credit card account numbers, social security numbers and other types of
regulated data.

Knowing where DLP can be used to satisfy regulatory mandates or serve as a
compensating control for other, more complicated security technologies, such as
database encryption, is very useful. This might provide a much needed shortcut
to achieving compliance and improving security without engaging in risky
deployments of unproven technologies.

On the other hand, DLP tools will not and cannot automatically solve a broad
range of poorly defined information security challenges. Complex distributed
environments with large amounts of regulated sensitive invaluable data cannot
be secured by simply dropping a DLP box in them.


Conclusion and next steps

To summarize, before initiating a DLP project, an enterprise must perform a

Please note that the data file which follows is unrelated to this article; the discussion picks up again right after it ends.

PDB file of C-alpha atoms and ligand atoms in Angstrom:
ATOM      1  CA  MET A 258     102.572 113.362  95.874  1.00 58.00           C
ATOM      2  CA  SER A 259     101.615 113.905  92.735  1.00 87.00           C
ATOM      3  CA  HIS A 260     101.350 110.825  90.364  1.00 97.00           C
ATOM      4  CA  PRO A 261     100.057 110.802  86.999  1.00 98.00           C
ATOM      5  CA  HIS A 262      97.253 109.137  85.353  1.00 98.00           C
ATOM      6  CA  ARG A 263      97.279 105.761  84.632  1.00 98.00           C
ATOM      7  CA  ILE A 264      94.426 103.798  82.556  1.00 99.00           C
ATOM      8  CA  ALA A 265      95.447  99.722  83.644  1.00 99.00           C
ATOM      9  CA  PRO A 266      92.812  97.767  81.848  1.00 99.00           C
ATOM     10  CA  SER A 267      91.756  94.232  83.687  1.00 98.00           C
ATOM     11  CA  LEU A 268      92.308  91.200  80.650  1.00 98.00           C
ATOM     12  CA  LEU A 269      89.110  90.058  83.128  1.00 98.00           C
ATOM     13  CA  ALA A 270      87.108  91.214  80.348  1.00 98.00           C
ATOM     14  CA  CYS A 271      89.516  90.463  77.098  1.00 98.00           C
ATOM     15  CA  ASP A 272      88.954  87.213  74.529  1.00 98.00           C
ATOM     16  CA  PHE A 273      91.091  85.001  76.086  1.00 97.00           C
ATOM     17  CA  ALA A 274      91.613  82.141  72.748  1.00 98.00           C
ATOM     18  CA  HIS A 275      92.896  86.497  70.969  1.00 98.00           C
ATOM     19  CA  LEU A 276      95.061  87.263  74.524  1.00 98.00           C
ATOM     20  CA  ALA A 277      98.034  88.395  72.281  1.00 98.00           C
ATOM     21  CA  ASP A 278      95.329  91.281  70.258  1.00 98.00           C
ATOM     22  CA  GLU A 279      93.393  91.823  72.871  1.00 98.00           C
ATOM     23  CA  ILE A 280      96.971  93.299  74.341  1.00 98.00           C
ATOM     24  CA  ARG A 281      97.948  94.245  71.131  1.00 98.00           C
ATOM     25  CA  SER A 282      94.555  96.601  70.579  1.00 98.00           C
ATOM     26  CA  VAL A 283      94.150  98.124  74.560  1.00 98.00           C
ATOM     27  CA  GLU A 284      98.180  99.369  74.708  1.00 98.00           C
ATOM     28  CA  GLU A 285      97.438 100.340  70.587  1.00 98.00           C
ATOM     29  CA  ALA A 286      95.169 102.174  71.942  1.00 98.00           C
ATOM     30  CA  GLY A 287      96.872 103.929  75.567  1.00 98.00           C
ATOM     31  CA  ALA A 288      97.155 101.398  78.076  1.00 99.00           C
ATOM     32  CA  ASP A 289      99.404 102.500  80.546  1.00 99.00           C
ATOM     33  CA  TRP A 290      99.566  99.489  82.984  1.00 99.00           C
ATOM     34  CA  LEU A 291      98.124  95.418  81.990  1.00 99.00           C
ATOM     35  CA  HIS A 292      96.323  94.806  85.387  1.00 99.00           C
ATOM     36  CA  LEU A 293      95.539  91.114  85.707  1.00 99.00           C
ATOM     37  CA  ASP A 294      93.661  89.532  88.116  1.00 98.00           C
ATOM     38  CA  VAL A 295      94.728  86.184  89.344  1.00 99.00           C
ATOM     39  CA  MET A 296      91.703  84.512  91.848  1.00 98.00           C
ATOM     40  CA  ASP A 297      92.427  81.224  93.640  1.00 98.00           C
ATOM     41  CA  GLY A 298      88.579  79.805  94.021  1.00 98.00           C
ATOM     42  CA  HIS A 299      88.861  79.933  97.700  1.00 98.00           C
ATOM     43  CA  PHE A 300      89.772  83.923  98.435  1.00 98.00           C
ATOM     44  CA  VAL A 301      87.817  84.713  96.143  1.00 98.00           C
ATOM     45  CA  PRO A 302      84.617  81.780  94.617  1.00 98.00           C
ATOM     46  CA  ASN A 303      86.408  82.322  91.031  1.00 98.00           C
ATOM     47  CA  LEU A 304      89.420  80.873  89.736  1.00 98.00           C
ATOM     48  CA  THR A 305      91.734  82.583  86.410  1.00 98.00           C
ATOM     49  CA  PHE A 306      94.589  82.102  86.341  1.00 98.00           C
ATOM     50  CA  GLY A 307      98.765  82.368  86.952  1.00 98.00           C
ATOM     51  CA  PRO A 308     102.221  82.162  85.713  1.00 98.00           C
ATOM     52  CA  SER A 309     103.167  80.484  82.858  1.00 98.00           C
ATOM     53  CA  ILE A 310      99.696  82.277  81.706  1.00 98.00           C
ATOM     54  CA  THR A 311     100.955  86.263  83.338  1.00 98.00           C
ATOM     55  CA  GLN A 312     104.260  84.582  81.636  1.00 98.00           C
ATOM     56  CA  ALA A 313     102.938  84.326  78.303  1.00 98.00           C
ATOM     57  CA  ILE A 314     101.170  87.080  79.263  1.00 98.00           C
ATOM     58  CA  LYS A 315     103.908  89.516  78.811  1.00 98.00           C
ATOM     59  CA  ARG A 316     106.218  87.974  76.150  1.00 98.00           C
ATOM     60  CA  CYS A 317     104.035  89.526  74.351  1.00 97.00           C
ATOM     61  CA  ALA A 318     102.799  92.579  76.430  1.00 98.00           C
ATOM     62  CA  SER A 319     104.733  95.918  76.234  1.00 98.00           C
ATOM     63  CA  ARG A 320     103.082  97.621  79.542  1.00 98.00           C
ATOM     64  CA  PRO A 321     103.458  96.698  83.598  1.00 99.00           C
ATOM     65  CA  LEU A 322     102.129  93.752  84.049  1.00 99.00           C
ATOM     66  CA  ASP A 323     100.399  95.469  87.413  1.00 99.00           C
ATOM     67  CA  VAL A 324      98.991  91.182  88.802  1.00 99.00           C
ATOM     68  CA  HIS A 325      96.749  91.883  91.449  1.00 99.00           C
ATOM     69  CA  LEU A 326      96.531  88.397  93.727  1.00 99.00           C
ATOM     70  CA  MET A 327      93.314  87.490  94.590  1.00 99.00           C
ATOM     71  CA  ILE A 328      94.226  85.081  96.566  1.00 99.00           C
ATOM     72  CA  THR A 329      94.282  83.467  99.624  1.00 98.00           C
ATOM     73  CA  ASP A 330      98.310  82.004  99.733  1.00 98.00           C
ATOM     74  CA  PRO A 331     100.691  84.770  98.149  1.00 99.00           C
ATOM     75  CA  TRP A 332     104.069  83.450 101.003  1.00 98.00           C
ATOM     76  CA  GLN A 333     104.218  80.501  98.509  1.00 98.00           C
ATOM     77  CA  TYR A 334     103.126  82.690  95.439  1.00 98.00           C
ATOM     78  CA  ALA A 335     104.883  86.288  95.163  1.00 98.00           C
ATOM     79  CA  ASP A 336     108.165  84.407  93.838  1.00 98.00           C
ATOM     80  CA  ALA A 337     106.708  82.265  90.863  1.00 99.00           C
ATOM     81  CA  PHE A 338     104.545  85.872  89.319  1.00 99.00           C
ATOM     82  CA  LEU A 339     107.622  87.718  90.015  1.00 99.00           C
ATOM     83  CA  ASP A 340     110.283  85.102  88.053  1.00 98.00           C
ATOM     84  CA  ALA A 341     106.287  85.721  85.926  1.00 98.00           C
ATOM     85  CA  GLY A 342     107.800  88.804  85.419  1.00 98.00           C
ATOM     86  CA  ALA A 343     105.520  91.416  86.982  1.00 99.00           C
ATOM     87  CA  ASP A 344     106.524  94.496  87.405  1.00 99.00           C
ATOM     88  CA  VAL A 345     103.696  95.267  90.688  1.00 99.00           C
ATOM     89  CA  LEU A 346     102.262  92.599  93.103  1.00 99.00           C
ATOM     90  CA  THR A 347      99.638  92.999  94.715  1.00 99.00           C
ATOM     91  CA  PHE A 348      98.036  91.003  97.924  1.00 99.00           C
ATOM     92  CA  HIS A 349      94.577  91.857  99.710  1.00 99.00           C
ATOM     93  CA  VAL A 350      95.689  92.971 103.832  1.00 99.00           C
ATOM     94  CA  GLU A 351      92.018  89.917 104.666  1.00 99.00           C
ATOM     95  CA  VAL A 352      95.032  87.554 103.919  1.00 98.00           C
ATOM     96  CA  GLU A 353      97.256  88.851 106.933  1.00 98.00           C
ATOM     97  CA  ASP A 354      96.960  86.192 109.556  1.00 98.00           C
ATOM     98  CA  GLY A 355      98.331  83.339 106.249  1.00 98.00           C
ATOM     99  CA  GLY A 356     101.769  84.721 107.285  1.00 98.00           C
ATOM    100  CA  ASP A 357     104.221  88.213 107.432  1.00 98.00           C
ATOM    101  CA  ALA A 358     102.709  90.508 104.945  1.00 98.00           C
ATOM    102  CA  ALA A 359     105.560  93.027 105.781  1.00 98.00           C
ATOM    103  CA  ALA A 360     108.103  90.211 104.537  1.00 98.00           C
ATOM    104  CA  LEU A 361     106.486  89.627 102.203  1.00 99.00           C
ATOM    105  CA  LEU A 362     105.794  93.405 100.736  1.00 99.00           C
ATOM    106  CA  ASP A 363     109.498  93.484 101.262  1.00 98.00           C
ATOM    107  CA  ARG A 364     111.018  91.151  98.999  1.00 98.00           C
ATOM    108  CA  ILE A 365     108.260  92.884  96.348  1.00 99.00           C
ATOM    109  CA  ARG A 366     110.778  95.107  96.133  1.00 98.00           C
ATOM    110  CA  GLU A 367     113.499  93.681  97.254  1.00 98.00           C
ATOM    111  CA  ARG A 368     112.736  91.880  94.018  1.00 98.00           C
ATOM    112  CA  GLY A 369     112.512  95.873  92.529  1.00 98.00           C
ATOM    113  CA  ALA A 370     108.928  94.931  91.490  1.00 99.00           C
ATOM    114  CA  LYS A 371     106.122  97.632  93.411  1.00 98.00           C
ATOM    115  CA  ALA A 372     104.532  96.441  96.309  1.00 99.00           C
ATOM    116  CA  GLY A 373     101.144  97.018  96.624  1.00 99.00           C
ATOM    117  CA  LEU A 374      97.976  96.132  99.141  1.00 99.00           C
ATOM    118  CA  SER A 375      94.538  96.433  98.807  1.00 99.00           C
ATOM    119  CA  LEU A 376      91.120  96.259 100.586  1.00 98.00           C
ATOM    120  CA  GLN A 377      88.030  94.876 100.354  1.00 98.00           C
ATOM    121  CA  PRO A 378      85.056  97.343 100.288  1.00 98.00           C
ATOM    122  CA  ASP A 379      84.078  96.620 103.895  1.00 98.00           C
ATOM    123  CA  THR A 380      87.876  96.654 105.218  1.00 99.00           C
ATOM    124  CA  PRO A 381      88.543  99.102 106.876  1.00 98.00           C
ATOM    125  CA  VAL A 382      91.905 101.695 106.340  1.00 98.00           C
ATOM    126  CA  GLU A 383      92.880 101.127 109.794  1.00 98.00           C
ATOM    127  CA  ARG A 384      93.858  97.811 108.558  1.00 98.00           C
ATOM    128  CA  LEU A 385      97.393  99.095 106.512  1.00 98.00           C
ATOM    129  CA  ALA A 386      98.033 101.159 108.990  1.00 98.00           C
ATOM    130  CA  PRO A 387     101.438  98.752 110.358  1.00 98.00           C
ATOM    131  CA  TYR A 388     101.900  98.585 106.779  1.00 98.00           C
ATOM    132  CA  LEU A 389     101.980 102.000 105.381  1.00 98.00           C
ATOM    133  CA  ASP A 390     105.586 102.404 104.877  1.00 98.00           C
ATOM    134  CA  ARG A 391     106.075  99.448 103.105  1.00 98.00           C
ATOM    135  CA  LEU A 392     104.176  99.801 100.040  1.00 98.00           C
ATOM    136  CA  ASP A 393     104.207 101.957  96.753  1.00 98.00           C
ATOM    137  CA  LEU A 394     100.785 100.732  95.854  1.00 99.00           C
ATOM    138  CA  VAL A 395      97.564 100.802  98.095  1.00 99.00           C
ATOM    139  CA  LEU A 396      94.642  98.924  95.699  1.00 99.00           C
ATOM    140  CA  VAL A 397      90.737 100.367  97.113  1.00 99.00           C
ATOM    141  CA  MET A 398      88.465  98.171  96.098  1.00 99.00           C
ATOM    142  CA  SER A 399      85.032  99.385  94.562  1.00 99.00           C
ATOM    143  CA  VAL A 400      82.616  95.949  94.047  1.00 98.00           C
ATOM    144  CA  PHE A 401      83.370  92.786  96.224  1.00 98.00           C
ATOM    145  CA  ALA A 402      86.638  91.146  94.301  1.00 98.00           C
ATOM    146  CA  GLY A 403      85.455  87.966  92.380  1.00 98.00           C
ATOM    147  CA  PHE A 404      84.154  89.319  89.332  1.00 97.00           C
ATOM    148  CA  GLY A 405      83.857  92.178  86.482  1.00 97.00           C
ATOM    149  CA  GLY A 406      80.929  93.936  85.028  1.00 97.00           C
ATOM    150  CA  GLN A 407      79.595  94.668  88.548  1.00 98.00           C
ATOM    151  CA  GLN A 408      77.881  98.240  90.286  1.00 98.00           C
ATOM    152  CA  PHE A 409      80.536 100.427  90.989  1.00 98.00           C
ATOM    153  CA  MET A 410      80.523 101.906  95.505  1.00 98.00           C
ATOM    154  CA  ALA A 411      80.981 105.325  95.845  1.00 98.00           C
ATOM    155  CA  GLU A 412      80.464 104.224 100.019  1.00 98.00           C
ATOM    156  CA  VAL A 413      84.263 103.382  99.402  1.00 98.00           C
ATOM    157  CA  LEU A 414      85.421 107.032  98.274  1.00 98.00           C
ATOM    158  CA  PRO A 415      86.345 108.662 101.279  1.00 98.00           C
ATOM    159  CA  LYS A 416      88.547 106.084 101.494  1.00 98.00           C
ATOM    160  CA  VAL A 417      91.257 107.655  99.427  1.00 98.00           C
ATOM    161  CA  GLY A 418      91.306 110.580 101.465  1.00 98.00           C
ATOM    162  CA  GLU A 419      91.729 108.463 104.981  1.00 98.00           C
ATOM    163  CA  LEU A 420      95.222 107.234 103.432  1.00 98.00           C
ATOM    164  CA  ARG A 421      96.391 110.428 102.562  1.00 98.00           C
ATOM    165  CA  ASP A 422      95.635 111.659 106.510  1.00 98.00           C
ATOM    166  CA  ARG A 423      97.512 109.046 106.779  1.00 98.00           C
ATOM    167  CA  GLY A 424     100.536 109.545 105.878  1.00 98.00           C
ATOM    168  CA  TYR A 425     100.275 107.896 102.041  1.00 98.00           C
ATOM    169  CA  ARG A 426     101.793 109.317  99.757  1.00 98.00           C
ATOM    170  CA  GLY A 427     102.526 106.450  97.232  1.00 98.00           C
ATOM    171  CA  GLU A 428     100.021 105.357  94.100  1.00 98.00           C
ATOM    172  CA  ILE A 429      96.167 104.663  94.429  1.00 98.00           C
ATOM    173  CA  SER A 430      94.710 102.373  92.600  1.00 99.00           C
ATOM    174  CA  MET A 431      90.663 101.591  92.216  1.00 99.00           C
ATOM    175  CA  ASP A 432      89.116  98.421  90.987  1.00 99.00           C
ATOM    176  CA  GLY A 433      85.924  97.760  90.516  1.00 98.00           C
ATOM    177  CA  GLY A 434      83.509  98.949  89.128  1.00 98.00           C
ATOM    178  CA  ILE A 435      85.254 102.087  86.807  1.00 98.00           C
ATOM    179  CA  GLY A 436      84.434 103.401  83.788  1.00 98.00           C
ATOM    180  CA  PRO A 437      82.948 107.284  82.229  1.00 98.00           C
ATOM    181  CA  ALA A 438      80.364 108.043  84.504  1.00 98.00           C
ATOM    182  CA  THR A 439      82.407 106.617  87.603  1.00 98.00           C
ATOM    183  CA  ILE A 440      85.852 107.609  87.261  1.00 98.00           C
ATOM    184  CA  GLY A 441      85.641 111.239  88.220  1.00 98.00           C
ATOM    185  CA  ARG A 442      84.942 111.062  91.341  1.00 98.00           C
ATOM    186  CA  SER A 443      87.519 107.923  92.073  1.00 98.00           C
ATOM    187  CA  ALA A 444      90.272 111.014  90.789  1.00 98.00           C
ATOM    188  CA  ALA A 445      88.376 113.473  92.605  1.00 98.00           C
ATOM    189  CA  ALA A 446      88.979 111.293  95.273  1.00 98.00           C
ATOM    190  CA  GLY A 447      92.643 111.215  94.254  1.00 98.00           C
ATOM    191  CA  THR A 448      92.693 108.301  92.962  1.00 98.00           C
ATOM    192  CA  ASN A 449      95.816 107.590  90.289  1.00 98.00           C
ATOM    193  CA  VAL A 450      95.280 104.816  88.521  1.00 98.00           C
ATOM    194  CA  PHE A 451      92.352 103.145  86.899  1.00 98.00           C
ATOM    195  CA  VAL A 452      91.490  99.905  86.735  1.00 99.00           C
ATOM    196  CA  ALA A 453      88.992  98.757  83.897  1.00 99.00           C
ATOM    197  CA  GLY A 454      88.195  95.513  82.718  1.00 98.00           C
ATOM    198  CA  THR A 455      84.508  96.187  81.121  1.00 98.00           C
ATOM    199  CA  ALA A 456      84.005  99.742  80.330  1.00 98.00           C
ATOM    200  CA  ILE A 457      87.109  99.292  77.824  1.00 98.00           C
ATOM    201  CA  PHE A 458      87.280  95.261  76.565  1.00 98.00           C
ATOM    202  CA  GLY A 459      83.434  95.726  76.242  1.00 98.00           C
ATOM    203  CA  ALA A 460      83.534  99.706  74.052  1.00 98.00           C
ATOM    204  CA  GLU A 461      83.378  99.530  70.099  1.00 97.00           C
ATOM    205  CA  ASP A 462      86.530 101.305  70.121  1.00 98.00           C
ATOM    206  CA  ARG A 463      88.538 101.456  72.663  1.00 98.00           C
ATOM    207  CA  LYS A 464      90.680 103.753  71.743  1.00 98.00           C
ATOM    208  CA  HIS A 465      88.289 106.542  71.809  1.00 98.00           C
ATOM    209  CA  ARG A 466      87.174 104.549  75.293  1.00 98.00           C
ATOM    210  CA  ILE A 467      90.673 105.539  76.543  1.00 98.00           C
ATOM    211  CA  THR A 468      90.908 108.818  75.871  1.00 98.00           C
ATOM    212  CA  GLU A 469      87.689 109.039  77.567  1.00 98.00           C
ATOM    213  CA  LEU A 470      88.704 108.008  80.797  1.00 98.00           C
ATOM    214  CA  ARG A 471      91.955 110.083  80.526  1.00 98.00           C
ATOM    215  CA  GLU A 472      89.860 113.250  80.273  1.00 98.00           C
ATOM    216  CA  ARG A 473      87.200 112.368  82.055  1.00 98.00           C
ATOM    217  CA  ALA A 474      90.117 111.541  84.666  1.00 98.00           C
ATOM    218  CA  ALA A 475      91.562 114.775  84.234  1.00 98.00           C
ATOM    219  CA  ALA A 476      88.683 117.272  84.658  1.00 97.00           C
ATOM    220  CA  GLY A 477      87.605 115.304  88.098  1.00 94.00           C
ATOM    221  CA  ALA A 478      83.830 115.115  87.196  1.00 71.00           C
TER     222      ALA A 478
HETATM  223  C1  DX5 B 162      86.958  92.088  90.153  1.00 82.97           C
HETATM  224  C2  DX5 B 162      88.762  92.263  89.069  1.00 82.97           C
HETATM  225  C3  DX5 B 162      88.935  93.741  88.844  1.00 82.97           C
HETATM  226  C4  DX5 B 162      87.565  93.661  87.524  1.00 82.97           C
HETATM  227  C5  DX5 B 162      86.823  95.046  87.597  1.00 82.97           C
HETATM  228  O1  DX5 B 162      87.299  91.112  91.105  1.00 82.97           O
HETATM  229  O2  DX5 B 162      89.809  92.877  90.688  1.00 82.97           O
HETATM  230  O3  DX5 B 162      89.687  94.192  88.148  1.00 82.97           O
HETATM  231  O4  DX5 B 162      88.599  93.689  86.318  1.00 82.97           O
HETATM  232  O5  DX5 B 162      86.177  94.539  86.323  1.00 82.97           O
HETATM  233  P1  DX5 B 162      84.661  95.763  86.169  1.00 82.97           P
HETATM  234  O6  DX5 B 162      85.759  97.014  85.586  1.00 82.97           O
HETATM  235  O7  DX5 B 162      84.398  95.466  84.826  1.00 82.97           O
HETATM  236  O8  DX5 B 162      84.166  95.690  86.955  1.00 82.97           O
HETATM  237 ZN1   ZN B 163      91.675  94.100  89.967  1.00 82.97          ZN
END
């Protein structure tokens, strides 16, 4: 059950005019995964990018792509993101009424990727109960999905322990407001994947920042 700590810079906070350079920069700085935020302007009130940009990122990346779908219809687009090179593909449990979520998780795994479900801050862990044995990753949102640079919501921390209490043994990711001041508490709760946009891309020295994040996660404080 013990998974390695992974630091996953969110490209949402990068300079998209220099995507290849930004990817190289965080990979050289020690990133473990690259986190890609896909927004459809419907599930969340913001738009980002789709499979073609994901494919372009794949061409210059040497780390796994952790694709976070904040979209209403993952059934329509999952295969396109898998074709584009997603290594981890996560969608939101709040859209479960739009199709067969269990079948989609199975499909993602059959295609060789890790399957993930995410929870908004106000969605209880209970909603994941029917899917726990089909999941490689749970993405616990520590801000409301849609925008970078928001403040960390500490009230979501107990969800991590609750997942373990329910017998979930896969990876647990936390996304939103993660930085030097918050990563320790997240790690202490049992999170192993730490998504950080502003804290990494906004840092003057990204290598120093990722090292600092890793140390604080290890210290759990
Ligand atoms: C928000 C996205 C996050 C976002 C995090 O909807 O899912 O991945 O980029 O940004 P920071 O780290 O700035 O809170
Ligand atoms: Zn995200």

careful assessment of what goals are to be accomplished by using DLP
technology, what information security problems are to be solved. Next, it is
important to be aware of DLP tool capabilities requirements and limitations. It is
also extremely useful to know what technologies, what polices, what procedures
as well as what people inside the organization can help (or, sometimes, hurt) this
chances of a successful DLP project. All the hidden requirements, hidden
assumptions and unspoken success criteria before engaging with DLP must be
unveiled.

Only after completing steps listed above can it be concluded whether to seek
deployment of data leak protection tools. It will also define the value derived
from data discovery components, data security monitoring components or data
leak blocking components of the DLP tools. Finally, it is critical to know which

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                                  Echelon One 2010
regulatory compliance mandates can be satisfied by deploying data leak
protection tools and whether DLP is, in fact, the best way for addressing those